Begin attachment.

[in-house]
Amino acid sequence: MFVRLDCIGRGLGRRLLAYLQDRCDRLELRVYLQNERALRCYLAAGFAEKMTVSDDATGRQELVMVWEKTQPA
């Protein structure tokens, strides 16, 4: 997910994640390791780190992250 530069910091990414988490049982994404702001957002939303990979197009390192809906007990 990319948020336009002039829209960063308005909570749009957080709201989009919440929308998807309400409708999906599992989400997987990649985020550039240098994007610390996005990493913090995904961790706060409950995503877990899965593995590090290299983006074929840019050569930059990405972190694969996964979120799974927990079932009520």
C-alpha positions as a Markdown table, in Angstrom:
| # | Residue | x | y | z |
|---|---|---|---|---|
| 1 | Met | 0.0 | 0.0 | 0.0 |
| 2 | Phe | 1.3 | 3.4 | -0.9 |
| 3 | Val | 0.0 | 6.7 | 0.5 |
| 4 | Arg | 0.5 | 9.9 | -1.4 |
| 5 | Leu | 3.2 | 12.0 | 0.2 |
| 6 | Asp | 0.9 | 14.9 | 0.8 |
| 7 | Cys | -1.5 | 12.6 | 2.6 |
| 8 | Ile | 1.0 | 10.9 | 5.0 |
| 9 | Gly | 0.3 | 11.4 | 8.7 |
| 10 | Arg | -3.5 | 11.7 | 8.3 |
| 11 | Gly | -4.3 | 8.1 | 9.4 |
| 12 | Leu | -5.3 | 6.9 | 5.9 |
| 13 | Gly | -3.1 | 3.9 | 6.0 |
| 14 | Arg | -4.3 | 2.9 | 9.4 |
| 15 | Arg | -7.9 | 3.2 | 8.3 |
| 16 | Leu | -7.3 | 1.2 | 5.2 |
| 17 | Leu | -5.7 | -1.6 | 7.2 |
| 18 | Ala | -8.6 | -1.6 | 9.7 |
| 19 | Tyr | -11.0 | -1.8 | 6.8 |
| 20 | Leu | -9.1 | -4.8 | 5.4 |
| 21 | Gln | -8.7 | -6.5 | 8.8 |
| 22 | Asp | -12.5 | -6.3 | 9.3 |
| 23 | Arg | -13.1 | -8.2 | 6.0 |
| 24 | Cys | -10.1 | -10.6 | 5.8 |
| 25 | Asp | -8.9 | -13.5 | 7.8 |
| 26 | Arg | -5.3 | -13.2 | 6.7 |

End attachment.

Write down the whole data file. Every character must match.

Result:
[in-house]
Amino acid sequence: MFVRLDCIGRGLGRRLLAYLQDRCDRLELRVYLQNERALRCYLAAGFAEKMTVSDDATGRQELVMVWEKTQPA
């Protein structure tokens, strides 16, 4: 997910994640390791780190992250 530069910091990414988490049982994404702001957002939303990979197009390192809906007990 990319948020336009002039829209960063308005909570749009957080709201989009919440929308998807309400409708999906599992989400997987990649985020550039240098994007610390996005990493913090995904961790706060409950995503877990899965593995590090290299983006074929840019050569930059990405972190694969996964979120799974927990079932009520």
C-alpha positions as a Markdown table, in Angstrom:
| # | Residue | x | y | z |
|---|---|---|---|---|
| 1 | Met | 0.0 | 0.0 | 0.0 |
| 2 | Phe | 1.3 | 3.4 | -0.9 |
| 3 | Val | 0.0 | 6.7 | 0.5 |
| 4 | Arg | 0.5 | 9.9 | -1.4 |
| 5 | Leu | 3.2 | 12.0 | 0.2 |
| 6 | Asp | 0.9 | 14.9 | 0.8 |
| 7 | Cys | -1.5 | 12.6 | 2.6 |
| 8 | Ile | 1.0 | 10.9 | 5.0 |
| 9 | Gly | 0.3 | 11.4 | 8.7 |
| 10 | Arg | -3.5 | 11.7 | 8.3 |
| 11 | Gly | -4.3 | 8.1 | 9.4 |
| 12 | Leu | -5.3 | 6.9 | 5.9 |
| 13 | Gly | -3.1 | 3.9 | 6.0 |
| 14 | Arg | -4.3 | 2.9 | 9.4 |
| 15 | Arg | -7.9 | 3.2 | 8.3 |
| 16 | Leu | -7.3 | 1.2 | 5.2 |
| 17 | Leu | -5.7 | -1.6 | 7.2 |
| 18 | Ala | -8.6 | -1.6 | 9.7 |
| 19 | Tyr | -11.0 | -1.8 | 6.8 |
| 20 | Leu | -9.1 | -4.8 | 5.4 |
| 21 | Gln | -8.7 | -6.5 | 8.8 |
| 22 | Asp | -12.5 | -6.3 | 9.3 |
| 23 | Arg | -13.1 | -8.2 | 6.0 |
| 24 | Cys | -10.1 | -10.6 | 5.8 |
| 25 | Asp | -8.9 | -13.5 | 7.8 |
| 26 | Arg | -5.3 | -13.2 | 6.7 |